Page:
Whether you’re wary of social media or think that it’s the best thing to happen to the world, you have to agree that the ability to scroll constantly through images of the lives of our friends (and enemies) has intensified the Fear of Missing Out (FOMO). Truthfully, it’s a phenomenon as old as time, but now that we have social feeds to more clearly and immediately see what exactly we think we’re missing out on, it seems that FOMO is just about everywhere.
It even extends to your wallet. According to a March 2018 study of more than 1,000 American millennial consumers by Credit Karma and Qualtrics, “spending FOMO” is a problem all on its own. Spending FOMO is the tendency to make decisions about what and how much we buy based on the fear of missing out on what our friends are doing (whether it’s a vacation or a getting new pair of shoes). Credit Karma started picking up on FOMO-related financial behaviors during an internal study and decided to research the trend at a larger scale.
“This is not only very real, but it has an impact on both how people feel about themselves and the type of spending and saving they do,” Credit Karma director of content Katie O’Connor tells us.
According to the study, 39 percent of people between the ages of 18 and 34 have spent money they didn’t really have simply to keep up with their friends. What’s perhaps even more concerning is the extent to which these behaviors are kept secret. Seventy-three percent of respondents who admitted to going into debt in order to avoid spending FOMO say their friends know nothing about their dicey financial situation. And people know they can’t go on like this: 36 percent of study participants say they doubt they can keep up with their friends for another year without going into debt. Kind of takes FOMO to a new level, huh?
Check out these tips for combatting spending FOMO, regardless of how much time you spend scrolling through your feeds.
1. Know your triggers. According to O’Connor, the biggest spending FOMO catalysts for millennials are travel, music festivals, weddings, sporting events, and brunches. It’s totally cool that millennials value experiences like this over stuff, but experiences come with a price tag too. Step back and make sure you understand what expenses most tempt you to overspend so that you can better evaluate them within your budget moving forward.
2. Bring cash. You and some friends have plans to go to happy hour after work. Fun! Instead of whipping out your credit card, use cash. Withdraw a set amount before the event, then commit to spending no more than that amount. “When that cash is done, you know it’s time to go home,” O’Connor says. “It’s a great way to take that temptation away from a high-pressure situation where you just want to set yourself up for success.”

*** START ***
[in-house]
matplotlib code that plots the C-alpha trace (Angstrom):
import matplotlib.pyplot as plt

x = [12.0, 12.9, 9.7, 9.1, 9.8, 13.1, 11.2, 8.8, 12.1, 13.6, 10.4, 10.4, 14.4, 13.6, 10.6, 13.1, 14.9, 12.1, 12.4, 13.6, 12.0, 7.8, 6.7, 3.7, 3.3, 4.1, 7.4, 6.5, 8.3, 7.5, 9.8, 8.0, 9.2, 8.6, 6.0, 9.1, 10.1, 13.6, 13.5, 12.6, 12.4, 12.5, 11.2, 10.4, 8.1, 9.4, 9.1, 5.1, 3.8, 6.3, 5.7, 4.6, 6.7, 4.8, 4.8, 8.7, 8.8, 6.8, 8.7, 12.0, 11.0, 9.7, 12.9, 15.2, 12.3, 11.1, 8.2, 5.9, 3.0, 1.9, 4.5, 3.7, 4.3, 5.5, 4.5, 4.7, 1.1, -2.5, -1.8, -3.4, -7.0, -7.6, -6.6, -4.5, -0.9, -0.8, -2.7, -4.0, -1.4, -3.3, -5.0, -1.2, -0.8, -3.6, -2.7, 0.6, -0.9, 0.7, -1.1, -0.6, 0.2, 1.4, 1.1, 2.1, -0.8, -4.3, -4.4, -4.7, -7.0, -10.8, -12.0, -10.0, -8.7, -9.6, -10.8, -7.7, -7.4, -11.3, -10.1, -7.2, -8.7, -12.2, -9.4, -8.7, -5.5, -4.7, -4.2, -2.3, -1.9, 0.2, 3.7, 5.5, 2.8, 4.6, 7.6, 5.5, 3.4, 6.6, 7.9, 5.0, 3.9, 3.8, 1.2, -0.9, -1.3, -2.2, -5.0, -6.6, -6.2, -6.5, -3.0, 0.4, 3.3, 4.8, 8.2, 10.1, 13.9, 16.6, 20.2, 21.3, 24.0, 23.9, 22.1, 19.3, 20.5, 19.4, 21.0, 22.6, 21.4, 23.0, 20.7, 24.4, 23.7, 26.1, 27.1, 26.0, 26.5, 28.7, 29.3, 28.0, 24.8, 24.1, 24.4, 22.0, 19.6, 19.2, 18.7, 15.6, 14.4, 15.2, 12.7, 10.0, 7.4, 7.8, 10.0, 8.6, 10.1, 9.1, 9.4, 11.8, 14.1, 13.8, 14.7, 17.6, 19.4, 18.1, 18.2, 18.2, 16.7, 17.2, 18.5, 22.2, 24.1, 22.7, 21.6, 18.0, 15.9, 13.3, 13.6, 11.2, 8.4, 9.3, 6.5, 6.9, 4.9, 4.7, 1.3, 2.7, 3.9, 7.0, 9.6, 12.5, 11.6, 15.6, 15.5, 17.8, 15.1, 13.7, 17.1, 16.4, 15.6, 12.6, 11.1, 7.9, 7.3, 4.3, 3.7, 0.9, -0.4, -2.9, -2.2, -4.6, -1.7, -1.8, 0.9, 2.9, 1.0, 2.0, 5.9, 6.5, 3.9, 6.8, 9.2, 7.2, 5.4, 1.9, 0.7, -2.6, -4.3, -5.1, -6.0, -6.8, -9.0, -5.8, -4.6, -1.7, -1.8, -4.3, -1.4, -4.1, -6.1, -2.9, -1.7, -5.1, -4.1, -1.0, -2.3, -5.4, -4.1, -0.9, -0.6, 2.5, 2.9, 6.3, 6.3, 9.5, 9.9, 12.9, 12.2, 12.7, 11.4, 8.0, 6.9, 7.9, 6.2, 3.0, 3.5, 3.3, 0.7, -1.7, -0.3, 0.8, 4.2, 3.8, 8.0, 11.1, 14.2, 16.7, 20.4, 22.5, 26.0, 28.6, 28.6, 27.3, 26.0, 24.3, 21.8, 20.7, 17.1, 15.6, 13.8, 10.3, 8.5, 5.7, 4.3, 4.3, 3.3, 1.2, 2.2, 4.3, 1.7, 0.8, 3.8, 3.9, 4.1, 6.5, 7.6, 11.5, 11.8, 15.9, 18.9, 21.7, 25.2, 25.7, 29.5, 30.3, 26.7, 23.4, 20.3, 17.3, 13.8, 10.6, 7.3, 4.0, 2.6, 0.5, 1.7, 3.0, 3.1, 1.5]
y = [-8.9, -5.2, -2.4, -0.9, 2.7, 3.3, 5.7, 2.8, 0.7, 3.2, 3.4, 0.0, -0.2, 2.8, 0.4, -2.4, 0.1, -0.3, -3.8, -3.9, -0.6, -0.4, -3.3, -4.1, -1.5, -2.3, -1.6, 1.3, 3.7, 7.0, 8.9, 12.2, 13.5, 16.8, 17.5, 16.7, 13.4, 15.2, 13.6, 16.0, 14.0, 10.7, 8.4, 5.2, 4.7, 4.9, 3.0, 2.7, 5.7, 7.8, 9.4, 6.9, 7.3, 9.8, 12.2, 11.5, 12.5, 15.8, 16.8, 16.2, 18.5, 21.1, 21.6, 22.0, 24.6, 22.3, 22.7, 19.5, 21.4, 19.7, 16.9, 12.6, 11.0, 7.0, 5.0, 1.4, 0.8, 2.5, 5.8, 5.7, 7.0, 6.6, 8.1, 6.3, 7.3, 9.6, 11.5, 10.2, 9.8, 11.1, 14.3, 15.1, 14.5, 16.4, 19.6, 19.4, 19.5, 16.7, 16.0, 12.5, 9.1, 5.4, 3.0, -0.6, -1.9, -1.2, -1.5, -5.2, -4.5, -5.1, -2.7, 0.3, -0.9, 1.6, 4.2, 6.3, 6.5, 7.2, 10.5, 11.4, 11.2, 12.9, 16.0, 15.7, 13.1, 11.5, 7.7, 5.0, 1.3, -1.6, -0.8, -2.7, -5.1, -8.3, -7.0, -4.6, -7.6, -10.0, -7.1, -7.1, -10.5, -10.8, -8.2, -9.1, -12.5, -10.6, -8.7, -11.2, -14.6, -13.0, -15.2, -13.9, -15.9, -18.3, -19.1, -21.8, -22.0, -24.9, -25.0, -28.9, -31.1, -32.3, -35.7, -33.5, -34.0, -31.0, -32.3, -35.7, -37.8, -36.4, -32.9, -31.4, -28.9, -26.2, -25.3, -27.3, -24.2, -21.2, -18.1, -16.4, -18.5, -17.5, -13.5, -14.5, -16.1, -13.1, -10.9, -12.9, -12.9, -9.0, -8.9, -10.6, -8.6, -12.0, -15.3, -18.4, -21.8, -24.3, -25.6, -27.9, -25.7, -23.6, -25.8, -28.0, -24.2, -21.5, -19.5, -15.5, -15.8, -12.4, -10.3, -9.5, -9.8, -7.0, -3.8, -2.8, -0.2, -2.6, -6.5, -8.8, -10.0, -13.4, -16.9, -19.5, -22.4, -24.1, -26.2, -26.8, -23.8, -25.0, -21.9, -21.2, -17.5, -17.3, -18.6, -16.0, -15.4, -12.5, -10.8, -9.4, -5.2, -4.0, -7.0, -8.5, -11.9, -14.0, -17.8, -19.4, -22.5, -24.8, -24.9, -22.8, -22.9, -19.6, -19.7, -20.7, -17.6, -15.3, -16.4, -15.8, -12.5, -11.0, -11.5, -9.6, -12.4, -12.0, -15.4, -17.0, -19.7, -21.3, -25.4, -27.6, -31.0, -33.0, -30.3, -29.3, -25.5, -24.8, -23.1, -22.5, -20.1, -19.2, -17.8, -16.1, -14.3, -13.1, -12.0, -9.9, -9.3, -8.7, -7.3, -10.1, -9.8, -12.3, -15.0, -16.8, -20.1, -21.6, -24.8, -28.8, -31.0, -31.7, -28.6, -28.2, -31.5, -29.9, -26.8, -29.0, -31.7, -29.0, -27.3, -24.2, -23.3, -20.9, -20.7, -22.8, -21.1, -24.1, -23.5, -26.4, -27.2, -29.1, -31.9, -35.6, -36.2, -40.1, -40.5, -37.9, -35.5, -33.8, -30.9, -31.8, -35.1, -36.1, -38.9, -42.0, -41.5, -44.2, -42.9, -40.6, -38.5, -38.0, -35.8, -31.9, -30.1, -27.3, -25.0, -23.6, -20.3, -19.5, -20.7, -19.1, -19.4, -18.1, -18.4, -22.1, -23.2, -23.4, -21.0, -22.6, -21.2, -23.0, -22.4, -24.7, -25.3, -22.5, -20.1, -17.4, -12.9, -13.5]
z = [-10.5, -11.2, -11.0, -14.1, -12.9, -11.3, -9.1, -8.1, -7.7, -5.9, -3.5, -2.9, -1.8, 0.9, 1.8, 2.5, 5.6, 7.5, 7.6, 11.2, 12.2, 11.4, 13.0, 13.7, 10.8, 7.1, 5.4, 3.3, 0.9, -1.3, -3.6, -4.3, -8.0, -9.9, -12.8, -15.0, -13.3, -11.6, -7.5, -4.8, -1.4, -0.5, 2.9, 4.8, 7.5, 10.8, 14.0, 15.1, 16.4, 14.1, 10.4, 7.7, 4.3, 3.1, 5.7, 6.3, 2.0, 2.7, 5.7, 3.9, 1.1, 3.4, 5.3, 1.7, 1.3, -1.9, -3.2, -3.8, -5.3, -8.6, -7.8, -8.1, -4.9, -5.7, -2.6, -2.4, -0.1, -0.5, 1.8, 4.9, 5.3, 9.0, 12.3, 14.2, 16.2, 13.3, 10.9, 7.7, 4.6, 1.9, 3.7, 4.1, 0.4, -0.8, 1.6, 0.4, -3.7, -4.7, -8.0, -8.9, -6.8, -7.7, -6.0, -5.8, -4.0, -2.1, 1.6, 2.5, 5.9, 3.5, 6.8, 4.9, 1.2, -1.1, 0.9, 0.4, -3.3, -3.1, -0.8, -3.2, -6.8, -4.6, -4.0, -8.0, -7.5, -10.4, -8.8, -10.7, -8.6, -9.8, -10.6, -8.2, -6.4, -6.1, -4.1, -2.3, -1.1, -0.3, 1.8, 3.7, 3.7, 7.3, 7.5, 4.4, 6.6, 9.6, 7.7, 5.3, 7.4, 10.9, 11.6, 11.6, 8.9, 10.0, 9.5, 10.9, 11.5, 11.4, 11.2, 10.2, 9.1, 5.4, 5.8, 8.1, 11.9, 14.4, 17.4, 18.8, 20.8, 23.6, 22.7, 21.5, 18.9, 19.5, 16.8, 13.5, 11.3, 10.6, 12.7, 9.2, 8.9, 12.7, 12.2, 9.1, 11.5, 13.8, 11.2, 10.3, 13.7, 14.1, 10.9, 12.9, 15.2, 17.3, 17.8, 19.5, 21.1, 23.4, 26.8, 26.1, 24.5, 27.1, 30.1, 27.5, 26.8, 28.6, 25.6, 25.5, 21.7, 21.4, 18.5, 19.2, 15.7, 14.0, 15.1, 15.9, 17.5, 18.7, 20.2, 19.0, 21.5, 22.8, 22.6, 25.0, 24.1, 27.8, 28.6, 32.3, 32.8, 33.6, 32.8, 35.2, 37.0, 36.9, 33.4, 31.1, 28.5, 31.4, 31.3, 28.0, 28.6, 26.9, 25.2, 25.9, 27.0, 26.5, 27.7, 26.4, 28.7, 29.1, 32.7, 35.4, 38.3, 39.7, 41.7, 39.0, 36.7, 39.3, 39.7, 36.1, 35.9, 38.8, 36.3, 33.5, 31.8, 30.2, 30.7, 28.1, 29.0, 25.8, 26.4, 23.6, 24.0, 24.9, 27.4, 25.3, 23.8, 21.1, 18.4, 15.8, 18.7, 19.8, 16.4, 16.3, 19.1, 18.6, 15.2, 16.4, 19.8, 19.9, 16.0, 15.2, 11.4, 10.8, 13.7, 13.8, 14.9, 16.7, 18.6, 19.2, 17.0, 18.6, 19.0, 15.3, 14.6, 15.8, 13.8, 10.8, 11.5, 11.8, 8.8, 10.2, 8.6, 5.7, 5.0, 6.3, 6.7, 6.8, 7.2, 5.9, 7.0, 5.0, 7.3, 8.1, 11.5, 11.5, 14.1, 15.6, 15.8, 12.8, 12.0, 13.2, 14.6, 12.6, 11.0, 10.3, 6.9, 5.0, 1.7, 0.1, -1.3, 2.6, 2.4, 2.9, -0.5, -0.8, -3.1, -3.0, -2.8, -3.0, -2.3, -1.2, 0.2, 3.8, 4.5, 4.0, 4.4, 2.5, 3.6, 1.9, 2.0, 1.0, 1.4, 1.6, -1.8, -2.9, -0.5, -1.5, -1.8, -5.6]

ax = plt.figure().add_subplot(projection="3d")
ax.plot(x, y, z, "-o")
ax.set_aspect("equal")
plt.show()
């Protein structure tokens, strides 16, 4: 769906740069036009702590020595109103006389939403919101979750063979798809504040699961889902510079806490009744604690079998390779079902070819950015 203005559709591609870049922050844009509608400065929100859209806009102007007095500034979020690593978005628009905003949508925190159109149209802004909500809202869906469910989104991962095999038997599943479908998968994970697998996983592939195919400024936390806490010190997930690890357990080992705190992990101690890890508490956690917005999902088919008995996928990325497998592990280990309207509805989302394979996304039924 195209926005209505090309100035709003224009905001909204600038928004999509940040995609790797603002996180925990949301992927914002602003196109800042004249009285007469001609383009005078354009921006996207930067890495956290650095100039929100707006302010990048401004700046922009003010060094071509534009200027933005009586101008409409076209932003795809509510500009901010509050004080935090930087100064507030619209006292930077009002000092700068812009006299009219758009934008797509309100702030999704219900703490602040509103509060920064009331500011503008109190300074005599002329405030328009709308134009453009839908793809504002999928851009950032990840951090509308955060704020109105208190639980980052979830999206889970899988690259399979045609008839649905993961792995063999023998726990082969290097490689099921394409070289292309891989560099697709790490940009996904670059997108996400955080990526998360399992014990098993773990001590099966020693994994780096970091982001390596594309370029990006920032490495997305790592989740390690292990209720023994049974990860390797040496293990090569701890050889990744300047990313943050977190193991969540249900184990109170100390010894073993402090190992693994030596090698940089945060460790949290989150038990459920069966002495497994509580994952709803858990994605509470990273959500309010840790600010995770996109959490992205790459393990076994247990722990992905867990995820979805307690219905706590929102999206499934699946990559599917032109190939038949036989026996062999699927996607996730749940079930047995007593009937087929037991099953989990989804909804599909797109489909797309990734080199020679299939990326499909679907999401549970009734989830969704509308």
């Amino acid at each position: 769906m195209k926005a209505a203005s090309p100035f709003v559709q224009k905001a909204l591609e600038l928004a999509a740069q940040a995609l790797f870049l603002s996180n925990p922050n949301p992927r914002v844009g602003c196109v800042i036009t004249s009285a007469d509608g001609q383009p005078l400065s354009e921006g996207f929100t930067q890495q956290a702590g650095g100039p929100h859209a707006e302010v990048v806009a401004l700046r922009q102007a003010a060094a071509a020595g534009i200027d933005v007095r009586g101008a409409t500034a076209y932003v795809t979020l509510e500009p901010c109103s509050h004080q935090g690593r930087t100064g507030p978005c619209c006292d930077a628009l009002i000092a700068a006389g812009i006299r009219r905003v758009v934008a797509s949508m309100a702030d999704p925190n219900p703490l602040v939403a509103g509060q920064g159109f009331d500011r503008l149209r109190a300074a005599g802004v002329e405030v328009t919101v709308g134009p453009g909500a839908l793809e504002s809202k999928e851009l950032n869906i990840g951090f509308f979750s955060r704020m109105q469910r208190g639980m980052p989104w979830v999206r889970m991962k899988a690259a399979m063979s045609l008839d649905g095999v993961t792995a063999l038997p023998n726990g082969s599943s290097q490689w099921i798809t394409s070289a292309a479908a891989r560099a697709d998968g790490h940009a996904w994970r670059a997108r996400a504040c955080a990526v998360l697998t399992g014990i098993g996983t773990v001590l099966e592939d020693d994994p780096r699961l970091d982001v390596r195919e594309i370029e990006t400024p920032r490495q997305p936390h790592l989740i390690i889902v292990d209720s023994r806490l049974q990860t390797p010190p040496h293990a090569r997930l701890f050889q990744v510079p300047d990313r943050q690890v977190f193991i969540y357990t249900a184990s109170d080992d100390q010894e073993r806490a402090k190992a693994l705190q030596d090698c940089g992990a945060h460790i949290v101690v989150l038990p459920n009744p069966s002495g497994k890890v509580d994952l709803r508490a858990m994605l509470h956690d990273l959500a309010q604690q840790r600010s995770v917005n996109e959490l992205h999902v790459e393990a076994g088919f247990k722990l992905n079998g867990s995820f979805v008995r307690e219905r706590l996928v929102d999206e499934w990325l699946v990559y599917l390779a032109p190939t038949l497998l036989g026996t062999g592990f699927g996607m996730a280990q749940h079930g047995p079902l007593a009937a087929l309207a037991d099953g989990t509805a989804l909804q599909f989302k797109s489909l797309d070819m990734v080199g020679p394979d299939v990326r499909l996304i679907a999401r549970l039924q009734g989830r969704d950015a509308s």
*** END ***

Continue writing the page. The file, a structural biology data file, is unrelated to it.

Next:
3. Think about the trade-offs. We totally support you using your hard-earned money on great experiences, but we also challenge you to think more critically about what future experiences you might be giving up when you decide to spend money on something more spontaneous to keep up with your friends. Is $25 better spent on brunch today or saved in a vacation fund so that you can finally go to Paris next year? It’s easy to convince yourself that you can spend money on both, but if you want to avoid going into debt (and we know you do), you really can’t. Thinking in terms of trade-offs might be just the motivator you need to nip your spending FOMO in the bud for day-to-day activities.
4. Change the way you talk about it. “We know from our research that people don’t want to talk about being overextended [financially] with their friends,” O’Connor says. “Rather than saying ‘I can’t afford this,’ a great suggestion is to say ‘I’m budgeting for other things’ or ‘This isn’t really in my budget right now.'” When you reframe your language to sound more confident and proactive about your money, you might actually feel more confident and proactive about your money.
5. Suggest free alternatives. There are plenty of ways to have fun with friends that don’t require spending a dollar. If you want to stand up to spending FOMO, you might need to be the person in the group who gets creative about finding lower-cost options! Research free events in your area or suggest going back to basics with an afternoon in the park or a group Netflix binge.
Implement these tips to fight your spending FOMO without giving up your social life. “You have to live,” O’Connor says. “But it’s not an infinite pie. We just want to make sure we’re empowering people to make the smartest money decisions for them.”
How do you combat spending FOMO? Tweet us @BritandCo!
(Photo via Getty)